What media can learn from dating apps

“Uninstalling is not leaving, and deleting is not departing.”

Mobile technology changed the nature of creating and maintaining connections. Grindr — a geographically based networking application geared towards gay, bisexual and bi-curious men — launched in 2009.

Grindr was transformational — it sought to make ephemeral connections based on location and proximity. That might be commonplace now, but it was groundbreaking half a decade ago. Grindr now has over 4 million active users.

A direct comparison between Grindr and a news organisation is unlikely to be helpful. Yet, media organisations can learn from the way Grindr and other dating apps like Tinder create connections; understanding how these apps alter their users’ behaviour and create habits is important.

Specifically, let’s look at the user behaviour of those who actively use Grindr and its ilk, and those who’ve stopped. Who are these users? Where are they? Why did they stop using these apps? When did they decide to leave and when did they actually do so?

Researchers in California explored these questions in 2012. They found that while Grindr users left for different reasons, their method of departure was often similar. Before “leaving” users reduced the number of times they visited the app. The time they spent on the app lessened.

This behavioural change means there are specific, trackable, and identifiable behaviours pre departure. Often, leaving is a passive, rather than an active behaviour [lesson 1]. Furthermore, once someone meaningfully reduces their app use, they have already transitioned into non-users — an organisation may be too late to re-engage [lesson 2].

The California research notes many users kept the app but stopped meeting people through it. For media organisations with a paywall, we can think of this as moving from a paid reader to registered, but keeping all the email alerts; or, a user keeping the email alerts but no longer opens them or clicks through to articles. These users are still getting some value and are loosely engaged, but do not meaningfully help the bottom line.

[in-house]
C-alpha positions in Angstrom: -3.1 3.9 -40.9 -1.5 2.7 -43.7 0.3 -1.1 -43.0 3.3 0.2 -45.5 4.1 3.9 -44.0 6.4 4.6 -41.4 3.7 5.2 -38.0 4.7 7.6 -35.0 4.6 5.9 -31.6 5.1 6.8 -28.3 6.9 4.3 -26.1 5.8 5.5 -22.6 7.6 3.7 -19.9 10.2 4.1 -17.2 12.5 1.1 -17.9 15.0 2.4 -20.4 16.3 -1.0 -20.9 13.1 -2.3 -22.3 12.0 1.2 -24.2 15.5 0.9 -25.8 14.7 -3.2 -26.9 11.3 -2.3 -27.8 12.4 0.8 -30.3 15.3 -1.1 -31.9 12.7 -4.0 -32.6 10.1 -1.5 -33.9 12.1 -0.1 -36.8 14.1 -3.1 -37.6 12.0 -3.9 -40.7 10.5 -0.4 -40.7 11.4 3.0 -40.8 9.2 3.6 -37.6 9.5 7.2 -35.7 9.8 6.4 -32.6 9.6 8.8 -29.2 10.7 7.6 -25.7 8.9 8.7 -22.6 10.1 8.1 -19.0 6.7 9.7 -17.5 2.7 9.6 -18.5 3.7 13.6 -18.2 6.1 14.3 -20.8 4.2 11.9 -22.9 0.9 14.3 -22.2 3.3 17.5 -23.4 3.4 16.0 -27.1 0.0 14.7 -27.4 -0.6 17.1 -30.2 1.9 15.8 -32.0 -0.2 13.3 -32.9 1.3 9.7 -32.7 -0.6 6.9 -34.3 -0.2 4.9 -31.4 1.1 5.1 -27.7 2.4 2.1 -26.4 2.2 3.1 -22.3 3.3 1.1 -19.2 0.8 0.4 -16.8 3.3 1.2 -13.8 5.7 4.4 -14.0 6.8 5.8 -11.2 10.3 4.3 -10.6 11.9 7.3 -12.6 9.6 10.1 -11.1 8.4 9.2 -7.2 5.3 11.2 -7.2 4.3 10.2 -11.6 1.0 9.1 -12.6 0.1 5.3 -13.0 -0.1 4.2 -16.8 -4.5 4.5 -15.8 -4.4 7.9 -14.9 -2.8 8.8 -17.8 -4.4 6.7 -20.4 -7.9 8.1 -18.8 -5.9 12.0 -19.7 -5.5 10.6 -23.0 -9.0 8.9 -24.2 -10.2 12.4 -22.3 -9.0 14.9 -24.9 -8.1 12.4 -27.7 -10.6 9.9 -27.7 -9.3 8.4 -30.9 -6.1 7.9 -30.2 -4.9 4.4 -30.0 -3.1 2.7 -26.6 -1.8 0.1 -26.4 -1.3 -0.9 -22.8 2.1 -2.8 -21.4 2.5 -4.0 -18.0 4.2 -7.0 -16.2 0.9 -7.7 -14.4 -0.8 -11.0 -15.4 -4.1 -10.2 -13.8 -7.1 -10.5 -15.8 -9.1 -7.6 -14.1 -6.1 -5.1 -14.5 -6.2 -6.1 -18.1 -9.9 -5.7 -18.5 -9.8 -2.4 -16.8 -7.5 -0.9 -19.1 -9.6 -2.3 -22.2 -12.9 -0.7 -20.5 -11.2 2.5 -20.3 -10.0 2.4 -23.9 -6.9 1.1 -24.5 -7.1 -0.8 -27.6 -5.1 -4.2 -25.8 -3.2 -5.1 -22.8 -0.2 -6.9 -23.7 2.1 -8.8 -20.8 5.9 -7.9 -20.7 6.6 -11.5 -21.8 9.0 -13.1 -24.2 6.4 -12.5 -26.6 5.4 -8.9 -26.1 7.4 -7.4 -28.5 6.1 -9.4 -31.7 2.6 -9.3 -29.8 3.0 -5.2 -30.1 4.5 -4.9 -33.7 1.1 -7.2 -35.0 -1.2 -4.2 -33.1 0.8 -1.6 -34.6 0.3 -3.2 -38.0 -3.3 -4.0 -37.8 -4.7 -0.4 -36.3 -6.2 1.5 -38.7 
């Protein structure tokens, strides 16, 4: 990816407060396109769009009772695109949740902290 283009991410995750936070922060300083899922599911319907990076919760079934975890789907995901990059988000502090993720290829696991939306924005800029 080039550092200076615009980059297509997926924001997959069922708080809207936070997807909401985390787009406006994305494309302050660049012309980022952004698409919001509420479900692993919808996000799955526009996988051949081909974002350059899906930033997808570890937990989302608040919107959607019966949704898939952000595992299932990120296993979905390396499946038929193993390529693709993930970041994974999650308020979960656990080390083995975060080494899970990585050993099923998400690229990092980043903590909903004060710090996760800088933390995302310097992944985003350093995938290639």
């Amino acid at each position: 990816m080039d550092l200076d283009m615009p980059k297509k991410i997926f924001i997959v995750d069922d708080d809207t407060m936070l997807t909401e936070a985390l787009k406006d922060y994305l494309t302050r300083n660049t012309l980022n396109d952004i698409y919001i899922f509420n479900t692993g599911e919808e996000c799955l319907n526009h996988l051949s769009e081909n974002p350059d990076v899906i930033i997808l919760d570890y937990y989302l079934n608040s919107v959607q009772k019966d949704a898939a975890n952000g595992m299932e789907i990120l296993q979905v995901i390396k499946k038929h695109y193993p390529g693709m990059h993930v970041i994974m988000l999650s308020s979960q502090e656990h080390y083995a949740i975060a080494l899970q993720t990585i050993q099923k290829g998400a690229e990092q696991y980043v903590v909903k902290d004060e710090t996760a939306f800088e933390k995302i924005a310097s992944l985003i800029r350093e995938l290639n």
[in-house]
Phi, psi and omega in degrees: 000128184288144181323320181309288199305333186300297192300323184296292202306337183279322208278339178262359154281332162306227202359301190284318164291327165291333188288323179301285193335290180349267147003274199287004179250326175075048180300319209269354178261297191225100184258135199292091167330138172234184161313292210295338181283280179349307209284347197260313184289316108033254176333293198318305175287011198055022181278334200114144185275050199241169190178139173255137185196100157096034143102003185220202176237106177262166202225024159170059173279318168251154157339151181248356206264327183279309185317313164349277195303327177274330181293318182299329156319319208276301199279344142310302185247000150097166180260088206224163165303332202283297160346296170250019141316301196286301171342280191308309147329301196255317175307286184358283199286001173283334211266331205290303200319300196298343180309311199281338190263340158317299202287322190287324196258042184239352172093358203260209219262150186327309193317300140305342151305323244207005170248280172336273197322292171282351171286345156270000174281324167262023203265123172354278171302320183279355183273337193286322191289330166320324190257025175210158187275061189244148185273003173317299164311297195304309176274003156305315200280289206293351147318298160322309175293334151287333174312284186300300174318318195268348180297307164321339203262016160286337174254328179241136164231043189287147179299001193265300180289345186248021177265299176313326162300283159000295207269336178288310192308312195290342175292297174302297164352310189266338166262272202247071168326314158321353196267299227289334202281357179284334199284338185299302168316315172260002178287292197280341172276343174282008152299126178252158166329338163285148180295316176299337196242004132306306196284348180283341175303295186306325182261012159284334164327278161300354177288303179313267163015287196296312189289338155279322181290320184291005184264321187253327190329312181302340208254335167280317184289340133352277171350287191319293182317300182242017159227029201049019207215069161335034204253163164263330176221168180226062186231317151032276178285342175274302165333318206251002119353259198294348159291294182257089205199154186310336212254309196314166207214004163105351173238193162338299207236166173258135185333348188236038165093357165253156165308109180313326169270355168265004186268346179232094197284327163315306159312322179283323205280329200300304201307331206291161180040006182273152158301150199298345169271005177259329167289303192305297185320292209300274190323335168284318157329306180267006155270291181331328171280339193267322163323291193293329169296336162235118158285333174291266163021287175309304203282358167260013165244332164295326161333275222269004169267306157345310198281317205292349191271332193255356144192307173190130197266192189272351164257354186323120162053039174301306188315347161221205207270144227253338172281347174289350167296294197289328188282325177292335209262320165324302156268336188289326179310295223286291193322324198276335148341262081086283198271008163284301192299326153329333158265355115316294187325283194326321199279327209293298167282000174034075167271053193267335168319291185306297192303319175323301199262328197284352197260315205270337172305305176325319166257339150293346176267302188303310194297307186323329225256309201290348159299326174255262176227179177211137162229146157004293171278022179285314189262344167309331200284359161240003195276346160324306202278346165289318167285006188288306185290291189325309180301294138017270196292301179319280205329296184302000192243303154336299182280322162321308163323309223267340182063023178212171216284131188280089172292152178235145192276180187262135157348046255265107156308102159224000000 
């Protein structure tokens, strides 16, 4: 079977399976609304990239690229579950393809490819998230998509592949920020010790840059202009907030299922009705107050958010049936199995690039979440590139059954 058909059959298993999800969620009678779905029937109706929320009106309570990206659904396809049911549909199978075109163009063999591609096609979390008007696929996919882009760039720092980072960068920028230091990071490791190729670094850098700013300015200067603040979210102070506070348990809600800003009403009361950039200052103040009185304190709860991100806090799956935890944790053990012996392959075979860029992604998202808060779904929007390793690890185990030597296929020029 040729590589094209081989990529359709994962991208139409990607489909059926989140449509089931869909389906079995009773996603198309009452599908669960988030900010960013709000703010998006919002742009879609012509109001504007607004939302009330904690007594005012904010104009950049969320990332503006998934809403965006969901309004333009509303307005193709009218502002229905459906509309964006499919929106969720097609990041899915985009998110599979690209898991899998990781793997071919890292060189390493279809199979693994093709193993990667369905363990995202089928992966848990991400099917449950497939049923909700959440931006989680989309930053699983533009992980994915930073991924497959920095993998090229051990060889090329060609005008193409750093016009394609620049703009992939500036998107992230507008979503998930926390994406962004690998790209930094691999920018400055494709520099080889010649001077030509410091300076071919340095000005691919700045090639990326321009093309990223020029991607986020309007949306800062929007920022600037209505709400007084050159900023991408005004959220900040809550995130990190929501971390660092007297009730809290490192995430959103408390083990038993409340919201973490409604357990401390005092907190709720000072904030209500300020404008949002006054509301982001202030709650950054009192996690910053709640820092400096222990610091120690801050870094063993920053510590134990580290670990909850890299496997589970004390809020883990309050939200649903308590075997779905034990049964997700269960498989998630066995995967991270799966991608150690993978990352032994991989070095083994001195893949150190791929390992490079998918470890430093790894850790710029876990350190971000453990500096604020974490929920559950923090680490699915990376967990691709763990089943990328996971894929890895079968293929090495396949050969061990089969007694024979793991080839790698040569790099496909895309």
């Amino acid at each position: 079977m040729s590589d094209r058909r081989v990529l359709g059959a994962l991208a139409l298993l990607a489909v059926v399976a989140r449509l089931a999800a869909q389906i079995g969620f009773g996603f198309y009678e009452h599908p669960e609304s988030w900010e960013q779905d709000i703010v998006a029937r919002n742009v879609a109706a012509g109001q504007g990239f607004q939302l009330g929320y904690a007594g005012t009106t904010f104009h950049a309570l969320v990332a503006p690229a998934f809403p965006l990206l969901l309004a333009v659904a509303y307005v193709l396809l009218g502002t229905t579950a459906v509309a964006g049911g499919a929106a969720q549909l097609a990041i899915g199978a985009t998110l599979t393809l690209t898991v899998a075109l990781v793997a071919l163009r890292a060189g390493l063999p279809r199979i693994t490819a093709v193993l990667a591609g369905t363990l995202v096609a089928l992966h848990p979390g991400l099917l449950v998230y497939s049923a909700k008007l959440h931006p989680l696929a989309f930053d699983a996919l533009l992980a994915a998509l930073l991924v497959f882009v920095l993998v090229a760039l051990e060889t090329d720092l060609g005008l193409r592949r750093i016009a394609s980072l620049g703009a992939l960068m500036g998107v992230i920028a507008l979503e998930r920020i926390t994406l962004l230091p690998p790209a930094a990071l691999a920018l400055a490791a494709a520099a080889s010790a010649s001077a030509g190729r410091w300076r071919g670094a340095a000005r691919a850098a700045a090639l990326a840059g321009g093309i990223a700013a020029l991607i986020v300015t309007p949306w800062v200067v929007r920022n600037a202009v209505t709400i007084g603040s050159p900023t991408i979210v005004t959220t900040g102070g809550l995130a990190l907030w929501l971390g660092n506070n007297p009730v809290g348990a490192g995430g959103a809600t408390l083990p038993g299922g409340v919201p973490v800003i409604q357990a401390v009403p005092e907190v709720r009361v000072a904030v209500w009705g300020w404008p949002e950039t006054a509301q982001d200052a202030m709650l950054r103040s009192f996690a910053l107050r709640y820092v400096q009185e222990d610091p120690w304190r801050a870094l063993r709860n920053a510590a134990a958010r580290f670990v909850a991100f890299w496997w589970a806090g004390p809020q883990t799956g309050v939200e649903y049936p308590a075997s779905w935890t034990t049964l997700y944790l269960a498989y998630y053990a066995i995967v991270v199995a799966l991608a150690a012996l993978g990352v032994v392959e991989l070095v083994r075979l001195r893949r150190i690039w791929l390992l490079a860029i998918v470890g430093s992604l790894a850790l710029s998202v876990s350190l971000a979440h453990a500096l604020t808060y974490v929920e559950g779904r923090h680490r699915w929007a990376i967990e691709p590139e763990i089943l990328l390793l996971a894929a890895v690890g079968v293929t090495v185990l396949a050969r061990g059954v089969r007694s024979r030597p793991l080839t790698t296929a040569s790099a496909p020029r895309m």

That was the how. But, what about the why?

According to the research being a “waste of time”, and not meeting specific needs (like suggesting the “right” type of person a user wanted to meet) are reasons for departure.

Media organisations need to make sure that we are meeting the needs of their audience (for news, insight, analysis) [lesson 3]. Furthermore, they cannot take it for granted that their audiences understand exactly what they are signing up for; they need to educate them about the value proposition [lesson 4].

There are more mundane reasons for departures, of course. Lack of familiarity with the technology or how to use it, for instance. Like Grindr, this can be an issue for media companies. On-boarding new users, making the site or app easily comprehensible, and attracting younger users is important to a company’s longevity [lesson 5].

As Grindr is a social app, the process of leaving is not the same as just leaving. It is an attenuated process and everyone relates to that departure in a unique way.

While presenting the research, one of the paper’s authors said “we need to look beyond technology as a singular point of departure and focus instead on the relational possibilities and spatial arrangements around which people group. thinking about leaving is not an on or off, but a process of movement.”

What this means is media companies should think about audience members as unique, but within a larger network. We should consider how they move within that network, and how the network can pull them back and act as glue [lesson 6].

To recap:

  • Lesson 1: there are identifiable behavioural changes that predict a user’s departure
  • Lesson 2: the further along this cycle someone travels, the more likely they are to depart
  • Lesson 3: We need to make sure we are meeting the needs of our audience so we don’t give them a reason to leave
  • Lesson 4/5: educating our audience about the proposition is important. On boarding users, making sure they understand how to access content and get the full value out of the company is part of this process
  • Lesson 6: Networks are likely to act as the glue that keeps users active

While media organisations and Grindr have widely different uses, the warning signs of departure and the implications for habits are more similar than not. As an industry, we need to look outside our own borders to learn and to continue to develop.

At the most basic level, it is about making a commitment to understanding the audience, giving them value and keeping them engaged.

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